Part of the laws and regulations on cannabis
A British Columbia judge ruled in favor of the city of Vancouver in a fight with illegal cannabis stores, granting the city hall an injunction to immediately shut down 28 or more stores that were disqualified from obtaining a commercial license under a landmark federal law passed three years ago .
Supreme Court supreme court decision Christopher Hinkson said Vancouver was right to begin restricting the locations of an explosive number of such illicit stores and rejected the owners' claim that the city was overstepping its jurisdiction to regulate the sale of the drug, which is a federal matter.
"Retail marijuana dispensaries can raise issues that affect health, safety, public nuisance, and youth exposure, but like any other business operating in a county, the operation of marijuana dispensaries can result in conflicts of use of the land, local economy and character of a neighborhood, "said the decision. The critical facts in this process are not in dispute: nongovernmental respondents admit that they operate a retail store selling marijuana products, do not currently have a commercial license as needed … and that each operates a business that does not agree with … the municipal regulation of zoning of the city ".
Many of the shops in the legal battle could not get a license because they operate 300 meters from each other or from a community school or community center, which violates Vancouver's status.
He declined to decide whether Ottawa's ban on medical marijuana sales, which remains in effect with legalizing the drug, violates Charter's entitlement to reasonable access to the drug. Offenders' lawyers argued that the huge increase in illicit dispensaries across the country several years ago was a result of patients "voting in the air" after the federal government did not give people the ability to buy medical marijuana in person .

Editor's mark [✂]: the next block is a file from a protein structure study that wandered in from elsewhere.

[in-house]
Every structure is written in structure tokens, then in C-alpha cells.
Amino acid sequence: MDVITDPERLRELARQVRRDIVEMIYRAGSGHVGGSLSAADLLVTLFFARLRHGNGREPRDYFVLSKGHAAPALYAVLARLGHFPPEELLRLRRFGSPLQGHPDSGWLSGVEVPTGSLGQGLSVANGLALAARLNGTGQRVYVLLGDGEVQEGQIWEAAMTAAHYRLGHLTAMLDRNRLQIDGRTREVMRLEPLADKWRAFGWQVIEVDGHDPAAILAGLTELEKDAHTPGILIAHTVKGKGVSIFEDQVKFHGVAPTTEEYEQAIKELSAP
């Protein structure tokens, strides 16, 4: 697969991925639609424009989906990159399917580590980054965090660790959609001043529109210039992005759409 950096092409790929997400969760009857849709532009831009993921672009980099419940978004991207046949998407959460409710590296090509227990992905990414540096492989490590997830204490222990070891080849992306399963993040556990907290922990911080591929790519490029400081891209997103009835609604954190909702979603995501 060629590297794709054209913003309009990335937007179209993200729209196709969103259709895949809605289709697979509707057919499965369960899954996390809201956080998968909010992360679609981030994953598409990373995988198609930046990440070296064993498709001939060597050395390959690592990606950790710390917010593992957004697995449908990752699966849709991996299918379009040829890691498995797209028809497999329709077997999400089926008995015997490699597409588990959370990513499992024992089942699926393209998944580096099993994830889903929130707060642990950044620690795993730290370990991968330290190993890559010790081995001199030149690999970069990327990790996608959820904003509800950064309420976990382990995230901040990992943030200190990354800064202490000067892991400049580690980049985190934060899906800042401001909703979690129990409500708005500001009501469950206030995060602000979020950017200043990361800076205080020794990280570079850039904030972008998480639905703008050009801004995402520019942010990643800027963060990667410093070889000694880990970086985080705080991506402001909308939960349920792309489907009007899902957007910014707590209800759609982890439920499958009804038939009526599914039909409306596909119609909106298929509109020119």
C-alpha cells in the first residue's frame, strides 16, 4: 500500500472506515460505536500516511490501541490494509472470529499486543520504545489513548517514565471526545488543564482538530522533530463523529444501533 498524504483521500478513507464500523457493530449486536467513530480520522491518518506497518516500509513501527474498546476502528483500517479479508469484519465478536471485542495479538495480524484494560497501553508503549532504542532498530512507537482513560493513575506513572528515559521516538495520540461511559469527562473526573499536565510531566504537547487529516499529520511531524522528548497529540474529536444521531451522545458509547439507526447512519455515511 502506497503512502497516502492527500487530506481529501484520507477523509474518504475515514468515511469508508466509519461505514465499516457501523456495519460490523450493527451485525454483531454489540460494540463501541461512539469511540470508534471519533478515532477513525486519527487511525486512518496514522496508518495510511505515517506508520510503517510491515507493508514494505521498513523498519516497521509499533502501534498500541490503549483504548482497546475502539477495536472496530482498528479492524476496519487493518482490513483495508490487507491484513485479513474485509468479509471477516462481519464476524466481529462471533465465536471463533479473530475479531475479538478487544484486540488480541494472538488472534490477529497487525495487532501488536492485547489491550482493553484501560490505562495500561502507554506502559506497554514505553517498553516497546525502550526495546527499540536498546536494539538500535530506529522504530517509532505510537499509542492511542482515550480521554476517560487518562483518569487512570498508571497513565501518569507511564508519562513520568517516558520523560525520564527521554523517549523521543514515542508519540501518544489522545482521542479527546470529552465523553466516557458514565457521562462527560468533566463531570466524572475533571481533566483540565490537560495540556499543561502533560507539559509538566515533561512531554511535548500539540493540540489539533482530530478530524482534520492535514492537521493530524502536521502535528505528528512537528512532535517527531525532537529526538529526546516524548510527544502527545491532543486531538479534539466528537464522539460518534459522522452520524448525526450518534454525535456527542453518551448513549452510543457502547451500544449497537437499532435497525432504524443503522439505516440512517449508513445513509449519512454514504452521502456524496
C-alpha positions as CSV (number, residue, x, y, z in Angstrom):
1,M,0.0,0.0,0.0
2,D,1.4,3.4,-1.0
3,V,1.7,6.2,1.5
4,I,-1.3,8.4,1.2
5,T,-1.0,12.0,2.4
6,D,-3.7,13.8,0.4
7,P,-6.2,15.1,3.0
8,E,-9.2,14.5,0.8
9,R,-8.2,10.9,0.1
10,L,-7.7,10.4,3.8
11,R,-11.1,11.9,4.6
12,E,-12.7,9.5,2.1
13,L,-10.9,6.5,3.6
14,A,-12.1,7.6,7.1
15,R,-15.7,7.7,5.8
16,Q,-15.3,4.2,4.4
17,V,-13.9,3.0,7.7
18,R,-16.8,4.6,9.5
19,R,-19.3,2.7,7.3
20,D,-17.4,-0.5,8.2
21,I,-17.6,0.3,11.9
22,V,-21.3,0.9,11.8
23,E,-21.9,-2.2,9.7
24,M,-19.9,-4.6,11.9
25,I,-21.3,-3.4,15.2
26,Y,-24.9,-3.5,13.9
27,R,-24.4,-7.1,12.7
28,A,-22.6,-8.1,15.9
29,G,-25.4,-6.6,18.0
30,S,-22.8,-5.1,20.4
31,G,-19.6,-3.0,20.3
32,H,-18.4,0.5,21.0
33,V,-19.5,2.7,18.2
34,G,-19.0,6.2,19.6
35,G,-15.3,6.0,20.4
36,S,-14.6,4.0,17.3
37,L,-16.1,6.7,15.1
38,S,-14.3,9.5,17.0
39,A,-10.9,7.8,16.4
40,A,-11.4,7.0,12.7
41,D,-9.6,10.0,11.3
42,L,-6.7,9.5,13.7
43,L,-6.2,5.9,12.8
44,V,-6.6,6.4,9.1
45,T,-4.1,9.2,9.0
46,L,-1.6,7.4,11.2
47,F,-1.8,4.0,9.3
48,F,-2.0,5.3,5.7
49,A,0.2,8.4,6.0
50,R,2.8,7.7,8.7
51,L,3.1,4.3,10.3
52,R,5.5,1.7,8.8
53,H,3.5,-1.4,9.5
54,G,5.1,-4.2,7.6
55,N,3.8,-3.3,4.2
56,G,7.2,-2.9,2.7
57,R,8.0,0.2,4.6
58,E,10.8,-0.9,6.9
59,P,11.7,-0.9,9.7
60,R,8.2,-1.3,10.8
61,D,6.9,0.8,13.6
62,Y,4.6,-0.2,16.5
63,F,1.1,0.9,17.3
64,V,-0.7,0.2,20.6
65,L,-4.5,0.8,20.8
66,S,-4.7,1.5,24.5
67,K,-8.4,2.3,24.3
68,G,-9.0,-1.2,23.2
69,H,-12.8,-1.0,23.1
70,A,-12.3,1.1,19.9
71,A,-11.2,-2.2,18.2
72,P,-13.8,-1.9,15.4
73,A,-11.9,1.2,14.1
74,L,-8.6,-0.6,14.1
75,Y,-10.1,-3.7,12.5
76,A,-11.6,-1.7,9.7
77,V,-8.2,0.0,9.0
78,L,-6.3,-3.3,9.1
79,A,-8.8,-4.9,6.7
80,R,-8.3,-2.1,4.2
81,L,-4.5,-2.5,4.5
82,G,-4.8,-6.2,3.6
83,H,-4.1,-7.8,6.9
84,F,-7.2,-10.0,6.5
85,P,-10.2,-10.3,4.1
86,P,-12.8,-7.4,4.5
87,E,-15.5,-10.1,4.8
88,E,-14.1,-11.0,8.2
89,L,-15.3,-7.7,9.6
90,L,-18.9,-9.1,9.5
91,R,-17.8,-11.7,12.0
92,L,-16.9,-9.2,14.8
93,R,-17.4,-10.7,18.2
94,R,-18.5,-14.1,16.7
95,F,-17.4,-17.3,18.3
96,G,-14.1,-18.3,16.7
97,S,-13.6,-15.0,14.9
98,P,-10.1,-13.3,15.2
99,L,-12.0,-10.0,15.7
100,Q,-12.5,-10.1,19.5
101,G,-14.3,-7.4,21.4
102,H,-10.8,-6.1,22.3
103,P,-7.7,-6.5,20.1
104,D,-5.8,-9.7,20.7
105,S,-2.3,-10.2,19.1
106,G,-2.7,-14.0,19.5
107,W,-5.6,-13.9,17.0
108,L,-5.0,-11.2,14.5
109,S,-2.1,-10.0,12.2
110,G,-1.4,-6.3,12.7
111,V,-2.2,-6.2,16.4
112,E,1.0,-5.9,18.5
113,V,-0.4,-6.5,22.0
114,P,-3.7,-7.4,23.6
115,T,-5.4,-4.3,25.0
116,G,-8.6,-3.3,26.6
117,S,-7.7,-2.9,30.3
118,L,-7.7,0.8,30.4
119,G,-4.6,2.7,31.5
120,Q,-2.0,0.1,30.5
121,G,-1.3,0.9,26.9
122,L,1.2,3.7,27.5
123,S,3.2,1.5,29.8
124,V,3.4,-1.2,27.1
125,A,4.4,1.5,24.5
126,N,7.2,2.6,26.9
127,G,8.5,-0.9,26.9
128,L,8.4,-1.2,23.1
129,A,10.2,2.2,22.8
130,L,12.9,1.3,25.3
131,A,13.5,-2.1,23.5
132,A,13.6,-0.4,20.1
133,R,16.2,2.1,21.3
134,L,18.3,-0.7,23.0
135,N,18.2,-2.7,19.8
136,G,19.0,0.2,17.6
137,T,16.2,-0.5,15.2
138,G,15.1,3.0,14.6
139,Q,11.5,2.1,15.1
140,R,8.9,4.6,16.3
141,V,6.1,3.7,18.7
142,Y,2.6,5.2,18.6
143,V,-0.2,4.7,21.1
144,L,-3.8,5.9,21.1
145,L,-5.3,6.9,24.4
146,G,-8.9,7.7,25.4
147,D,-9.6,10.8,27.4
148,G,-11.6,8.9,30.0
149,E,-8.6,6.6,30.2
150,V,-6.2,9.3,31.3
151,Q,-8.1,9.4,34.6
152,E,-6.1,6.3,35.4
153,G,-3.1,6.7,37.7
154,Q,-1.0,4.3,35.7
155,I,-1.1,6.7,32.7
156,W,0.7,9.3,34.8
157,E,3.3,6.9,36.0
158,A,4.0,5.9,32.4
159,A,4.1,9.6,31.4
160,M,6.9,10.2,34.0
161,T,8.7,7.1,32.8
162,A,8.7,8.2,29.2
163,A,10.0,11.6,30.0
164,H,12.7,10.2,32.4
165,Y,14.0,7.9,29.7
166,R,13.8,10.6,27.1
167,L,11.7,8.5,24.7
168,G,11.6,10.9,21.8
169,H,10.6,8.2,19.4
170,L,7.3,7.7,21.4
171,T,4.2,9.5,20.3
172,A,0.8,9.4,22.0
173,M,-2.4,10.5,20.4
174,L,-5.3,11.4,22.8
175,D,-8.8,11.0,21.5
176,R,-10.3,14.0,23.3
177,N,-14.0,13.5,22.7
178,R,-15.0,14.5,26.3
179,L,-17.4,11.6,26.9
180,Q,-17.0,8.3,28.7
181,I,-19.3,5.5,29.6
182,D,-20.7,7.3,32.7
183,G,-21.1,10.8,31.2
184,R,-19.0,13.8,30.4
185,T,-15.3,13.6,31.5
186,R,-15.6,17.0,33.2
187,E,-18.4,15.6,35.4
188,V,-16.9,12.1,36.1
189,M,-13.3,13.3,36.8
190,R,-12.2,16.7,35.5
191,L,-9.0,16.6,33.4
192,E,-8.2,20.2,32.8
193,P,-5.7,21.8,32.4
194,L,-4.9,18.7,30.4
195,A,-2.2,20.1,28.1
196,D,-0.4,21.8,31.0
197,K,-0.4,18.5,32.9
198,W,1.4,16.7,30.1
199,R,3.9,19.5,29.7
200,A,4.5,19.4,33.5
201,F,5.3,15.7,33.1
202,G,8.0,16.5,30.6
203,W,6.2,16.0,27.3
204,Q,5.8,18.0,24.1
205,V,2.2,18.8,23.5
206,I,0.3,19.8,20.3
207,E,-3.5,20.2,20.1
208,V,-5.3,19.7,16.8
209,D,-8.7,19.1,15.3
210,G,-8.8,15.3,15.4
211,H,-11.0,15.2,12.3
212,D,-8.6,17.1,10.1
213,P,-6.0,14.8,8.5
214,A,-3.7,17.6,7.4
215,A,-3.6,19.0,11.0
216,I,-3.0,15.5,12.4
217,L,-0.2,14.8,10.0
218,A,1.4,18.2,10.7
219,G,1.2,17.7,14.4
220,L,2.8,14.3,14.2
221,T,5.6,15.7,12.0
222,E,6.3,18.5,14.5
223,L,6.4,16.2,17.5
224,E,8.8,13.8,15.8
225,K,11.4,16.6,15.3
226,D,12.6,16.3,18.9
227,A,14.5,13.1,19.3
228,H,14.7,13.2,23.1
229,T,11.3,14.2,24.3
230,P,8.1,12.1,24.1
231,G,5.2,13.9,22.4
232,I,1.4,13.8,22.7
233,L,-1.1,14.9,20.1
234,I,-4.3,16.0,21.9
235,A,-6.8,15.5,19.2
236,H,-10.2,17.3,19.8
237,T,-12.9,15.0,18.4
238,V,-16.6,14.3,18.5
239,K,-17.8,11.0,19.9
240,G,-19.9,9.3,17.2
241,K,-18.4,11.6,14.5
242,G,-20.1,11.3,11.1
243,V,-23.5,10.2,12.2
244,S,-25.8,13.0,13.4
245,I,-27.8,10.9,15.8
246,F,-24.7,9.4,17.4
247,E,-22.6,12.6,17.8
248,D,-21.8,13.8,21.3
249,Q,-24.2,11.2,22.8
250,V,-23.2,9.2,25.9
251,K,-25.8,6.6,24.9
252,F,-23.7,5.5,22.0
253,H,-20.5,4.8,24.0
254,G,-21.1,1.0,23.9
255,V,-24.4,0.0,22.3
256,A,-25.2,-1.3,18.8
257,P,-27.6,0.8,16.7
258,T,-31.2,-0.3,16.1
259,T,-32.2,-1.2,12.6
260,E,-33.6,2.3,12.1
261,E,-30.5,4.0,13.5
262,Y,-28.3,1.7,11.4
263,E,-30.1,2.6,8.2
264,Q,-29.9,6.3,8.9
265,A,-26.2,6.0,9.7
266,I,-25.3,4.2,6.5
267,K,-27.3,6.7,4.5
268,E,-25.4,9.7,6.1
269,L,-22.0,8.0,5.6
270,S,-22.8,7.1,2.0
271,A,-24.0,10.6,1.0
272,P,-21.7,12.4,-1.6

Katherine Holm, the city's chief licensing officer, said in an interview with The Globe and Mail that Vancouver was very pleased with the decision and that the 28 offending shops need to close immediately or face fines ordered by the court, jail time or both.
"We are working on the details, we will develop and implement a plan to ensure that this decision is honored," she said two hours after receiving the trial.
On June 25 of this year, the city had issued 3,244 tickets worth $ 2.4 million to the stores and these should be paid to the city, the judge ruled.
"This is very useful and we are very pleased to hear that this has been decided, so we will continue to await the payment and collection of these fines," Holm said.
Despite being the face of Canada's underground cannabis industry, B.C. has only a handful of licensed retail outlets to sell cannabis.
Vancouver had 14 candidates following the first stages of the licensing licensing hurdles and approved four other locations as complying with city rules, which means they are awaiting a final B.C. decision before opening.
John Conroy, a leading advocate for offending stores, said he was disappointed with the decision and the judge's refusal to assess the constitutionality of the current medical marijuana system.
He said he is now considering challenging that gap in access to medical marijuana sales in federal court where he and other staff previously forced Ottawa to allow licensed patients to grow their own cannabis plants.
As for the stores named in the injunction and any others opened without the blessing of the city hall, Conroy said that the authorities now have the legal right to turn them off. But he said he hoped the city would show some discretion and allow operators like the B.C. Compassion Club Society, which opened illegally in 1997, to remain open and serve their patients.
"I would expect that those who have no history, reputation and credibility – and who may not be strictly medical – can be turned off," he said. "I hope the police and the authorities are able to distinguish between those who are and those who are not."
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